“In our most recent inspection by Ofsted, the inspector described us as ‘Outstanding’ and exceeding Ofsted requirements for an Out of School Club.”
EXPERIENCE: Each child was given the experience of sitting behind the wheel before a chauffeur took the motor for a spin
One father, Javez, whose child attends the centre, spoke of how much he appreciated the efforts put in by all at Raising Explorers.
“My wife is a full time carer for my eldest child and I’m a driving instructor,” he said.
“Previously it used to be a struggle to finish work, pick up my child from school and then make the time to help him with his homework.
“We always felt guilty that due to the demands of working life and circumstances we were unable to give the right attentive care and help to our child when he came home from school.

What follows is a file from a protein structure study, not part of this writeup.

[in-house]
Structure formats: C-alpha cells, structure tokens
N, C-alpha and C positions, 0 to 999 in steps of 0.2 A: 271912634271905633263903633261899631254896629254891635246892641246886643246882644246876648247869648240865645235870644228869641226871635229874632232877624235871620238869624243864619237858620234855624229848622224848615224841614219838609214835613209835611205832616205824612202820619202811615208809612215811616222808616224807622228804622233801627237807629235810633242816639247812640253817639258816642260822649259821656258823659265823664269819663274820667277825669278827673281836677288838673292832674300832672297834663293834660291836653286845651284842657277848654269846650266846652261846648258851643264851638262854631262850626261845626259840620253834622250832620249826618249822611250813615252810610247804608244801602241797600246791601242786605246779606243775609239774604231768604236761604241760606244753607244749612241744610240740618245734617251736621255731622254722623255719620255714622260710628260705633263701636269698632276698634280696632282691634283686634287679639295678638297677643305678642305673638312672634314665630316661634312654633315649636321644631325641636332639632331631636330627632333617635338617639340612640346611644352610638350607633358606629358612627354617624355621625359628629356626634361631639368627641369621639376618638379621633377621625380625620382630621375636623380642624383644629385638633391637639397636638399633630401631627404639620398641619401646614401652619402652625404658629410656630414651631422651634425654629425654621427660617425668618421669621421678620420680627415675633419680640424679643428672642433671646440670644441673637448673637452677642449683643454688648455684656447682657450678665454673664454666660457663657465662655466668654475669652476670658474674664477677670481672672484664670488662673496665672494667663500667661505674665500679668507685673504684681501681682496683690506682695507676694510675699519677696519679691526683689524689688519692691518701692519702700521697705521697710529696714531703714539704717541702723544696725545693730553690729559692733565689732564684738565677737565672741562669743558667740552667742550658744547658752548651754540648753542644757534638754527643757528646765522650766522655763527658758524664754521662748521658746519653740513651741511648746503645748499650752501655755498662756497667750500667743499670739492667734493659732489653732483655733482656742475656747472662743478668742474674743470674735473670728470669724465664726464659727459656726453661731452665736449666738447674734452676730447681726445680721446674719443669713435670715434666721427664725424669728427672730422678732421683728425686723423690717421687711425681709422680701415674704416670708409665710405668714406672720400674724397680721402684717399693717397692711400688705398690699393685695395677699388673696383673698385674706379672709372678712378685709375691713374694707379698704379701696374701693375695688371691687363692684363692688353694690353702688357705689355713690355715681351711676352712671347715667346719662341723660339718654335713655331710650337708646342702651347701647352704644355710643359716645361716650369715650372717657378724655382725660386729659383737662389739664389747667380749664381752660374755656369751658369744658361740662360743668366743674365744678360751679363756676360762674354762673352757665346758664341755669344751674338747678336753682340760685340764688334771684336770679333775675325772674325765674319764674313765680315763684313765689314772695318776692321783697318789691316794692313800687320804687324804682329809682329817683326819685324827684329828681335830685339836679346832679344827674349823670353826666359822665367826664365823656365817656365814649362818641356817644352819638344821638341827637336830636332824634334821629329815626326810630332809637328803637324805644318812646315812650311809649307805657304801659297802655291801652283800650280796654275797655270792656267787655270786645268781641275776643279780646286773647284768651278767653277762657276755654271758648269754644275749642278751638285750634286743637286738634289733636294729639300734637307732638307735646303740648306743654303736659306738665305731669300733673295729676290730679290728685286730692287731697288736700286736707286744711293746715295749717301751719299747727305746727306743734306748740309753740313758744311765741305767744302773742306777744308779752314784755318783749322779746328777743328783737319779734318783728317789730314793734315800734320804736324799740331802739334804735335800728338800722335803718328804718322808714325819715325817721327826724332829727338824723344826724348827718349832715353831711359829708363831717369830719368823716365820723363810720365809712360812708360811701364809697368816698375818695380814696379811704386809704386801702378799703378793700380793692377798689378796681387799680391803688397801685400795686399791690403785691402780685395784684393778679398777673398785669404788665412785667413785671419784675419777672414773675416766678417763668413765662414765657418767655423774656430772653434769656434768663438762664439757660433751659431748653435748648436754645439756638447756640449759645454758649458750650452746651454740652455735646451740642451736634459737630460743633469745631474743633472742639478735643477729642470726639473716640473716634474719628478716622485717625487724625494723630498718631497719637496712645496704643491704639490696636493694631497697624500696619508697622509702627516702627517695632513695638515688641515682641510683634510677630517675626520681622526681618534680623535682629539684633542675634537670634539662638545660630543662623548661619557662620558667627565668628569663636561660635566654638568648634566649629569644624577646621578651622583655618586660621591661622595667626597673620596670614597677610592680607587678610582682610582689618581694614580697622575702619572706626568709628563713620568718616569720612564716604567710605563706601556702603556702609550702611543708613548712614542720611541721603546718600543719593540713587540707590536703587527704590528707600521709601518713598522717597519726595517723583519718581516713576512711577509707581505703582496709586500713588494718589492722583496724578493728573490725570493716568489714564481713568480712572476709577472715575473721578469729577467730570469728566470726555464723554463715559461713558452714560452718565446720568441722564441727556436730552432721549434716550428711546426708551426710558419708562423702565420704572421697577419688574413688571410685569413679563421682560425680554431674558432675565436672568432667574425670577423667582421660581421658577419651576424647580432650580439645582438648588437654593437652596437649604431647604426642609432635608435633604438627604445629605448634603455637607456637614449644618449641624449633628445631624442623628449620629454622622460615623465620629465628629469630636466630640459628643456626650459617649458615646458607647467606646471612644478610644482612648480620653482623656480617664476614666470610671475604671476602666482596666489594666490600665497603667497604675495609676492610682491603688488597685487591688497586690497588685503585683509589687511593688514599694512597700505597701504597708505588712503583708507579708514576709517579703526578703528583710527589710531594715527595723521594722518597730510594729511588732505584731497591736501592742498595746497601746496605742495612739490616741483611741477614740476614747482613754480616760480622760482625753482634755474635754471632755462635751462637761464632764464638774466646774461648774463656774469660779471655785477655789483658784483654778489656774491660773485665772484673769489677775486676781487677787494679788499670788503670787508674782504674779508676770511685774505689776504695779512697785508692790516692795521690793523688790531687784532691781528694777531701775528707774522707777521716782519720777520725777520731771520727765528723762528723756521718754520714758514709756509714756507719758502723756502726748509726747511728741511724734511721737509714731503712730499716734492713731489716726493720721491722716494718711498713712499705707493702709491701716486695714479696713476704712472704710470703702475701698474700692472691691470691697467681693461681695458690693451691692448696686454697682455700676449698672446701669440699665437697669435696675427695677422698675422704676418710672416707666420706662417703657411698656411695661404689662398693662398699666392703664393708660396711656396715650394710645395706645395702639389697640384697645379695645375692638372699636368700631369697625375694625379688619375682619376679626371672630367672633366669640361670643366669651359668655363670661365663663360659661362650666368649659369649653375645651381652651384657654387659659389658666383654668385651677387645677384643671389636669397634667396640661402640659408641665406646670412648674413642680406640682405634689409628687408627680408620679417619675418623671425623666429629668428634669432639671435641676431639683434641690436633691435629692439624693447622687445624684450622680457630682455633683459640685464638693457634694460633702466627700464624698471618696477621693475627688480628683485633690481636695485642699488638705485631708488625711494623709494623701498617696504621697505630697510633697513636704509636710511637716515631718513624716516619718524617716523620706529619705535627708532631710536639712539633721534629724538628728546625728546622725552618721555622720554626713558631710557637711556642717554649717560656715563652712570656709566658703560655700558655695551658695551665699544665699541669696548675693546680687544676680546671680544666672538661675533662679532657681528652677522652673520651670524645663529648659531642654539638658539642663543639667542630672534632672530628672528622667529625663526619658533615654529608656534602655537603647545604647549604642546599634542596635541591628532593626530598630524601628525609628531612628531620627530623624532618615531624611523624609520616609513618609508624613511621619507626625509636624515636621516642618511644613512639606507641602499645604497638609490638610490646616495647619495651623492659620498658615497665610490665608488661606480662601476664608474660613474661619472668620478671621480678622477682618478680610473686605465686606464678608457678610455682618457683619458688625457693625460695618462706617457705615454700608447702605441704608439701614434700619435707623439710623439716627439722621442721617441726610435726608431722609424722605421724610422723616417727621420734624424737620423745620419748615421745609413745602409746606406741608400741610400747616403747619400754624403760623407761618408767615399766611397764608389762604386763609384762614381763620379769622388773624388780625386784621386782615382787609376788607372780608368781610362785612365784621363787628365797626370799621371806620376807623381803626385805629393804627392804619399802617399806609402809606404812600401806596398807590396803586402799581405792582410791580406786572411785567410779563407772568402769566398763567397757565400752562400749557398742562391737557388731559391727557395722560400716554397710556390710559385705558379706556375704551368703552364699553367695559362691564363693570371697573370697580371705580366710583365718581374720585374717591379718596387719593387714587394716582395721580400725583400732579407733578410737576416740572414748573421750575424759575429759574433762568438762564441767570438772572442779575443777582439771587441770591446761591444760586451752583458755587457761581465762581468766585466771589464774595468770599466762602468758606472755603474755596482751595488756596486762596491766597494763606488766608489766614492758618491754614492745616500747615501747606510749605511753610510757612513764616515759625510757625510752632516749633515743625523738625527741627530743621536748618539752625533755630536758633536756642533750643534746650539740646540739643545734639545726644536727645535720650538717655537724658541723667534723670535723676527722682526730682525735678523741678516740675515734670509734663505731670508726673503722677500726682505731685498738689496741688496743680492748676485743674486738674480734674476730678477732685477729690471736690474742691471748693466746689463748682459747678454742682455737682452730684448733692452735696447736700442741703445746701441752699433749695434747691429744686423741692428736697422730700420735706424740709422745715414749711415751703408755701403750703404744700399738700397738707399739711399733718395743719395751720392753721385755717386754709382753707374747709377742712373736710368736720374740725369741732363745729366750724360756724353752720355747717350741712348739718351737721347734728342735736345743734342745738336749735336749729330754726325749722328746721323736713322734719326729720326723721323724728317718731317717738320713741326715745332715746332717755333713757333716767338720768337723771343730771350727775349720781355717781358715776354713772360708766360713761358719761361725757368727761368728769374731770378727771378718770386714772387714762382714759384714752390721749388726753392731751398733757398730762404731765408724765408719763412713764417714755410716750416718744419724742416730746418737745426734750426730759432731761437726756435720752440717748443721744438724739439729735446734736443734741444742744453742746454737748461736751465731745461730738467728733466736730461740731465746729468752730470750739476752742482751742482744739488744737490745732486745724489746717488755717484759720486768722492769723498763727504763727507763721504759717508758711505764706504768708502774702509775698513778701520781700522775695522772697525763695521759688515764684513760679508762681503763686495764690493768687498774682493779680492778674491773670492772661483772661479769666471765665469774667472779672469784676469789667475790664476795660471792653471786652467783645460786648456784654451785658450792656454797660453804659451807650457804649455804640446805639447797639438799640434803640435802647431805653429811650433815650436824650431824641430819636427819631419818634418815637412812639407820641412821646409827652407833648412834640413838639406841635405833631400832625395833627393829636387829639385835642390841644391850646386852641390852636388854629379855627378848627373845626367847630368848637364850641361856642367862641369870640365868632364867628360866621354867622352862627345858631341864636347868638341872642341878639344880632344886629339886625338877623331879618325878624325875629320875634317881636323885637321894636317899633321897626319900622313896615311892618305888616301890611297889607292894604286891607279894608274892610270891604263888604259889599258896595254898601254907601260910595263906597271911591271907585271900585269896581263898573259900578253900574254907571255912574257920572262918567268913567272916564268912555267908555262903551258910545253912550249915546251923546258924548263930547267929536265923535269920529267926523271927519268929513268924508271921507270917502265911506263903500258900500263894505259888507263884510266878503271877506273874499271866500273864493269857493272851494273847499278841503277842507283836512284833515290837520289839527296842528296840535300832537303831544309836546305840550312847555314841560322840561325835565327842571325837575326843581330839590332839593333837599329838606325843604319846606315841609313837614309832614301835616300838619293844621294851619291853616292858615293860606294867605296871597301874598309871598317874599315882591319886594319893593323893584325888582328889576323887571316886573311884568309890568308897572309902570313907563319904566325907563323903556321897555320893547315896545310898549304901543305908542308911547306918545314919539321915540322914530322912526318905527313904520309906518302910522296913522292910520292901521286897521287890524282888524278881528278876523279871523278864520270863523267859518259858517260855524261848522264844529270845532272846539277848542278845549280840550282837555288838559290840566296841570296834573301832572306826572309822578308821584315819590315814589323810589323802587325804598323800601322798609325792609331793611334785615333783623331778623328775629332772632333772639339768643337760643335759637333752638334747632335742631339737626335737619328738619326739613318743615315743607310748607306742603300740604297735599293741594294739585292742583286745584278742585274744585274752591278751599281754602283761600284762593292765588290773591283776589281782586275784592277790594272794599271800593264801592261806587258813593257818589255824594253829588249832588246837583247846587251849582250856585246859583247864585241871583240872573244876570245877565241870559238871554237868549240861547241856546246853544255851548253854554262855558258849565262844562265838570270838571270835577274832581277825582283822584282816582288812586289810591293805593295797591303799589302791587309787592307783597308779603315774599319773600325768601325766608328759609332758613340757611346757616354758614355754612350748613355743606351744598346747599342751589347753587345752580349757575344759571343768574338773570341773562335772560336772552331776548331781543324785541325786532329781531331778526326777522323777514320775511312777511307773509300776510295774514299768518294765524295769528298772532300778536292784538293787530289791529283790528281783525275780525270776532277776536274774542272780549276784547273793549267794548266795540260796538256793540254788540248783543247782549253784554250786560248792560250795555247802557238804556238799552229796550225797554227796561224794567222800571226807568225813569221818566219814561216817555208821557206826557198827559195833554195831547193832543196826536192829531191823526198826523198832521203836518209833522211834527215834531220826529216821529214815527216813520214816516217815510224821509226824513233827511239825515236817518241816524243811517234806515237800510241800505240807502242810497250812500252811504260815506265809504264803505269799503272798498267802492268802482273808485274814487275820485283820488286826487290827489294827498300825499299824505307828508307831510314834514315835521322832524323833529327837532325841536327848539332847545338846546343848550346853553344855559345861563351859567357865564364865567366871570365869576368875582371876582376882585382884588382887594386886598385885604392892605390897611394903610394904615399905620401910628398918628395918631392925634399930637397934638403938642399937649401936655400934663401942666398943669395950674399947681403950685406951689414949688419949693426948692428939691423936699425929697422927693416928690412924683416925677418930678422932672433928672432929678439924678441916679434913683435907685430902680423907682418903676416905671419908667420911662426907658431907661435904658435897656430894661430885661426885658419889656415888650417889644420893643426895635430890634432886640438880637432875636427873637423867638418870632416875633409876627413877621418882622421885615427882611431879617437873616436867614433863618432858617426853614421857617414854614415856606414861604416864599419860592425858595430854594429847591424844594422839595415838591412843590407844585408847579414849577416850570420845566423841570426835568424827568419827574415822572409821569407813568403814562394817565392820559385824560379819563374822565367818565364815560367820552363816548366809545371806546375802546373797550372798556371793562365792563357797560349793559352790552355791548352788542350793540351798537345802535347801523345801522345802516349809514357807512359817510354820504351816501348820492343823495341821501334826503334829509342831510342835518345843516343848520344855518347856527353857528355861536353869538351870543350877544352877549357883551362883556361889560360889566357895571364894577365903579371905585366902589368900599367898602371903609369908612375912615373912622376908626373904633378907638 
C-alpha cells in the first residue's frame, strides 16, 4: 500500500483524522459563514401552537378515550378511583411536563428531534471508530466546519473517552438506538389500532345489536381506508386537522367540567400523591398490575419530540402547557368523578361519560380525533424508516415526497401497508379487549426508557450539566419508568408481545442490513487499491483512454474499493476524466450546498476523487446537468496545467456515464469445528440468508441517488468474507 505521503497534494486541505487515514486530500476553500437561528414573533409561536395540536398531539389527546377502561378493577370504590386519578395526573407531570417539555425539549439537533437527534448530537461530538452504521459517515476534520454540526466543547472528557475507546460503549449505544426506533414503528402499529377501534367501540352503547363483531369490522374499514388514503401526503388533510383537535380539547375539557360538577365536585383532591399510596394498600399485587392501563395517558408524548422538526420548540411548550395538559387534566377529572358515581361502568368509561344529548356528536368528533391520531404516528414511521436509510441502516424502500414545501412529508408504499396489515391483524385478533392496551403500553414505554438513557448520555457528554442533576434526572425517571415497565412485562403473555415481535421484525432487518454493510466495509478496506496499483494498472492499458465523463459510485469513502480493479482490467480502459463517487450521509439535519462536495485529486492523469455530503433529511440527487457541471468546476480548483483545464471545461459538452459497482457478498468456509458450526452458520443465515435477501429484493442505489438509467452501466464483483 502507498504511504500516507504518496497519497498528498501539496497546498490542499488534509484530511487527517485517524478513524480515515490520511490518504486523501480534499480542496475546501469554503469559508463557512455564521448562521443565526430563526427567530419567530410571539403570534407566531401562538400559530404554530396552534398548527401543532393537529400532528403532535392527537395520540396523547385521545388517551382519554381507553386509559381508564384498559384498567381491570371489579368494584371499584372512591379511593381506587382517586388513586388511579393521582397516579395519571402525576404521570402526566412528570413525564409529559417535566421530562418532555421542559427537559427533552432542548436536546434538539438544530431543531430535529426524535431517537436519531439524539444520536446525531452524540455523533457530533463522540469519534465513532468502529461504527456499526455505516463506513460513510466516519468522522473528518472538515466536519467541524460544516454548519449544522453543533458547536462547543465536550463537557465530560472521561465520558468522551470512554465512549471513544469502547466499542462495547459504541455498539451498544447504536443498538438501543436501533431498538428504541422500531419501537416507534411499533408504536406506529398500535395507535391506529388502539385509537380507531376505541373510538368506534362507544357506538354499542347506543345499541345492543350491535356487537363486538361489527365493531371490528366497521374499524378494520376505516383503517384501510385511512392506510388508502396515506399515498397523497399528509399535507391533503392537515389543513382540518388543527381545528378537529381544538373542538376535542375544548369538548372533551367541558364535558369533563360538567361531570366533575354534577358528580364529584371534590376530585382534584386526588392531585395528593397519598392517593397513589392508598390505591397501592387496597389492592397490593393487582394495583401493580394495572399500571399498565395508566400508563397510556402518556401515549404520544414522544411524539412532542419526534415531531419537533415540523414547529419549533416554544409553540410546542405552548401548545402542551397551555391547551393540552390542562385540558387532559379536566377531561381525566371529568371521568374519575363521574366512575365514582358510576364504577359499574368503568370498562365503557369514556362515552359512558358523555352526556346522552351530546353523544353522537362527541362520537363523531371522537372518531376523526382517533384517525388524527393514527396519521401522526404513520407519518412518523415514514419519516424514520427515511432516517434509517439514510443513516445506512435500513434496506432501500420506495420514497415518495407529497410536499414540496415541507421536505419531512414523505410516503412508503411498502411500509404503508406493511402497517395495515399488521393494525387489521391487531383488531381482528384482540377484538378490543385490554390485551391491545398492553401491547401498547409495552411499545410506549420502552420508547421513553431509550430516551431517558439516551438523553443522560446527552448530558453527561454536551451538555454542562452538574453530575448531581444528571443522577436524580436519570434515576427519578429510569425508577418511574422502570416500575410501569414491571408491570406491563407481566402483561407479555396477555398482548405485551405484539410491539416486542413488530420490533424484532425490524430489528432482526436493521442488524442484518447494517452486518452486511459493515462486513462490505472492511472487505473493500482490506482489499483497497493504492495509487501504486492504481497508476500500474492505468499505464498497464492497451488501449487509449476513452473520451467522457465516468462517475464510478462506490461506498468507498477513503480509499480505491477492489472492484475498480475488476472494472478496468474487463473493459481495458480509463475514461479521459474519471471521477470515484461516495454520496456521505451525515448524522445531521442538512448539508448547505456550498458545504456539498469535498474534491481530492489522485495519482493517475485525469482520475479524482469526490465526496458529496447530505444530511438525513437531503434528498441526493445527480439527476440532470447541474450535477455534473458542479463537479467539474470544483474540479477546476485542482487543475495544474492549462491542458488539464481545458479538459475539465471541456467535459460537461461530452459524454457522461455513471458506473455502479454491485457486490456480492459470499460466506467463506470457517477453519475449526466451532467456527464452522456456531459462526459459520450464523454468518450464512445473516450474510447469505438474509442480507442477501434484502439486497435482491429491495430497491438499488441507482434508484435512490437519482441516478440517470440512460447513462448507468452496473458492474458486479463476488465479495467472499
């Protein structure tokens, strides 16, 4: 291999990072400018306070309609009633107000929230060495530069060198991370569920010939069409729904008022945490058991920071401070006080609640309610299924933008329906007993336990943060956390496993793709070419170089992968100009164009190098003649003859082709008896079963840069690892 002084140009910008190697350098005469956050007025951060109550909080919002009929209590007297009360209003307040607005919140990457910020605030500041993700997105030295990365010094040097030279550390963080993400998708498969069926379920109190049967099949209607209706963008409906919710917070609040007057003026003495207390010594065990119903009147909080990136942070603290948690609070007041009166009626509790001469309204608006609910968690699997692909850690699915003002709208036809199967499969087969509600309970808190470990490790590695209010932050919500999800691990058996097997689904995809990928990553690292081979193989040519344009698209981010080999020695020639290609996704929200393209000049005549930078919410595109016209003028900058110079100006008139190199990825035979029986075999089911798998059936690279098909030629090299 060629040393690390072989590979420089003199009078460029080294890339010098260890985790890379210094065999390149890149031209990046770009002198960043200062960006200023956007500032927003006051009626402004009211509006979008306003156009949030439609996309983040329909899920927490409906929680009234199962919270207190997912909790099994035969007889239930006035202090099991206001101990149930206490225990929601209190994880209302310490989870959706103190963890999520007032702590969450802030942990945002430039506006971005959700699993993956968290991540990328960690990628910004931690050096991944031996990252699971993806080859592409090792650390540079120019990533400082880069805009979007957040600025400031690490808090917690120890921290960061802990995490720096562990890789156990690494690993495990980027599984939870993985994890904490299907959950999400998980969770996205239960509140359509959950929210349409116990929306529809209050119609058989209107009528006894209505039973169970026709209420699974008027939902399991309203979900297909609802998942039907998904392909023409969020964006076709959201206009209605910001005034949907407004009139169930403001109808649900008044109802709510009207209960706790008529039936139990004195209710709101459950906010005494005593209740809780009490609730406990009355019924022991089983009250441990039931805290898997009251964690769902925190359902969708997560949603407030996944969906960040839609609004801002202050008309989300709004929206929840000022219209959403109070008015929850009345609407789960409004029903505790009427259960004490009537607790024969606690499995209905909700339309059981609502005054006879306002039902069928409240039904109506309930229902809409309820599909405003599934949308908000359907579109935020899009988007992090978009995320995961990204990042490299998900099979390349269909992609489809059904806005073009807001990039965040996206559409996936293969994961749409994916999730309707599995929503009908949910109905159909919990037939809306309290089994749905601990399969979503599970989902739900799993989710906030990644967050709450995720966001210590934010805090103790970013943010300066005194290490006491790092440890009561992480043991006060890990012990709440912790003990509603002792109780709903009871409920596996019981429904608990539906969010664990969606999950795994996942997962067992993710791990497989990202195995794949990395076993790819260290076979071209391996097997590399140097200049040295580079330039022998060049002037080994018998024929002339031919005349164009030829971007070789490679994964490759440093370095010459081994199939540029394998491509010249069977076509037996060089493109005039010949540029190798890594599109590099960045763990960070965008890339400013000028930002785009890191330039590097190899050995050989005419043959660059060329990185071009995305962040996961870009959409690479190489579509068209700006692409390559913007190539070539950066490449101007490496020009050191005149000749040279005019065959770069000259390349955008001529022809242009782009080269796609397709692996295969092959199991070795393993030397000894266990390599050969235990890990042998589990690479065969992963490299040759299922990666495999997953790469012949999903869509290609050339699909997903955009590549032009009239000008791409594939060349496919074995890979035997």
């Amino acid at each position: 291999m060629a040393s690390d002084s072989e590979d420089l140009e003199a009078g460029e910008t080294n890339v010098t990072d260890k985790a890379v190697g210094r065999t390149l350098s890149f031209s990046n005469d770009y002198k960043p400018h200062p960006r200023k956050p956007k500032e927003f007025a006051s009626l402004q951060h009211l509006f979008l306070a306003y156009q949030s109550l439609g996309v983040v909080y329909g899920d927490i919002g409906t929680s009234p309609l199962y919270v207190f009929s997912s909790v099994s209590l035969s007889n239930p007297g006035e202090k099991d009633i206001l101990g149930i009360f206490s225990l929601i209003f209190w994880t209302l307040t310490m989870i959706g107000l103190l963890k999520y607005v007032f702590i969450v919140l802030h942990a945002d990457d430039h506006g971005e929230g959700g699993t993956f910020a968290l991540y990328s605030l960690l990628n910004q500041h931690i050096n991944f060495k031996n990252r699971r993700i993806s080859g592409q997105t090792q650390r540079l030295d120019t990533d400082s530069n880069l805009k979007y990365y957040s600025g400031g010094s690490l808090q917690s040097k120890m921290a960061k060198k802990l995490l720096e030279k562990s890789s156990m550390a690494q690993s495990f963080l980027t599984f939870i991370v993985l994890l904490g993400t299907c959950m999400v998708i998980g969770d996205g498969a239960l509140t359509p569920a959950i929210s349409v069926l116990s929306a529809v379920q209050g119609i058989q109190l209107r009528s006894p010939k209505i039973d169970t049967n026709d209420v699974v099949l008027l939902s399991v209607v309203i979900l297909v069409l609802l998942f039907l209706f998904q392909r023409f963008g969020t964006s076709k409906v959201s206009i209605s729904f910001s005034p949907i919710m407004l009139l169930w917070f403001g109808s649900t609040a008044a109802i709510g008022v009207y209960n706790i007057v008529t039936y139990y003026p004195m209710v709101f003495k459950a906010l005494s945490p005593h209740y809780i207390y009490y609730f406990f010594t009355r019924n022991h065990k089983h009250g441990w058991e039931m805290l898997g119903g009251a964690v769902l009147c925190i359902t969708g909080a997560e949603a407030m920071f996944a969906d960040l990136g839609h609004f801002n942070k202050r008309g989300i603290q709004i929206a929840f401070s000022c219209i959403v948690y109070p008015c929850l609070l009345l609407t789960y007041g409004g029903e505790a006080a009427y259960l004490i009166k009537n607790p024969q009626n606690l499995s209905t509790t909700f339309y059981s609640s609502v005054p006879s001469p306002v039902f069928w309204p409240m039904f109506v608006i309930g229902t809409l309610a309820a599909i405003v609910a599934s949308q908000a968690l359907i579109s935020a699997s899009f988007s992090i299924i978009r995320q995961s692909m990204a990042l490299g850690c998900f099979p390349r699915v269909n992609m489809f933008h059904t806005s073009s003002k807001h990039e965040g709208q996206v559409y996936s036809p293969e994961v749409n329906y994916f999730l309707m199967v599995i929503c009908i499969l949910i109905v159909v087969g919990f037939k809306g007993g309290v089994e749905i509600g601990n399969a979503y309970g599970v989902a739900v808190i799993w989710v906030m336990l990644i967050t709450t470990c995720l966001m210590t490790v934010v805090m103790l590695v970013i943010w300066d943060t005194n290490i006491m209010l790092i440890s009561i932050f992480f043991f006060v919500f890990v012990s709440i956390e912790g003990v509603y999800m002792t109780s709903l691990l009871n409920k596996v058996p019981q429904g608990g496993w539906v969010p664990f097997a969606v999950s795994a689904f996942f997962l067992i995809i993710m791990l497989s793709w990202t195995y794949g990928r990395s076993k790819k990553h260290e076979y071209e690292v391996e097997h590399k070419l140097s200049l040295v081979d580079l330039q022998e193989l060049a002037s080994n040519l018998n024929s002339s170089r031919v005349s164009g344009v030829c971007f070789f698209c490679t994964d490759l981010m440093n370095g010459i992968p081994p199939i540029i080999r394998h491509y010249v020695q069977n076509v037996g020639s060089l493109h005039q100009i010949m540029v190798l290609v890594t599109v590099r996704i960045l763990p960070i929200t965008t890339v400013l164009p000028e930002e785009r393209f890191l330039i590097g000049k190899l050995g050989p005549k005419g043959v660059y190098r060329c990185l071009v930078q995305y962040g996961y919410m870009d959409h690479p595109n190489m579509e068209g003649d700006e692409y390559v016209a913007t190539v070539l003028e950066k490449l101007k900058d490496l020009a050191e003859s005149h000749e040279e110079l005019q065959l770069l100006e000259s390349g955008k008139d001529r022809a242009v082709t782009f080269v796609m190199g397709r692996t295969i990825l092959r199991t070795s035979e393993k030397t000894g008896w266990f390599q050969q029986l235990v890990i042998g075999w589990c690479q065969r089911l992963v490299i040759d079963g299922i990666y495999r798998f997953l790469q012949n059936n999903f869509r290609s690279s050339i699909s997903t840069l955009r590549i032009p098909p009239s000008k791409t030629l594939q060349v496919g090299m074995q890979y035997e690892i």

“Now that he goes to Raising Explorers, I am so relieved that he is getting the best support he can possibly get and our son loves going there.
“Raising Explorers offer so much value for money when it comes to childcare and that’s what I love about them.”
Raising Explorers are open seven days a week offering tuition in all subjects, religious education, homework support and general drop in sessions for children aged between five and 15.
For parents interested please call 01274 493034
or email funToLearn@raisingexplorers.co.uk
Ferrari-lovers will be in for a treat with the new V8 Ferrari California T, boasting a turbo-charged engine which delivers intense sound and vivid acceleration whilst maintaining ultimate elegance from the top marquee.
Whilst the California T bears enhanced standards of innovation, it still features all the essential characteristics that have distinguished every California model since the 1950s.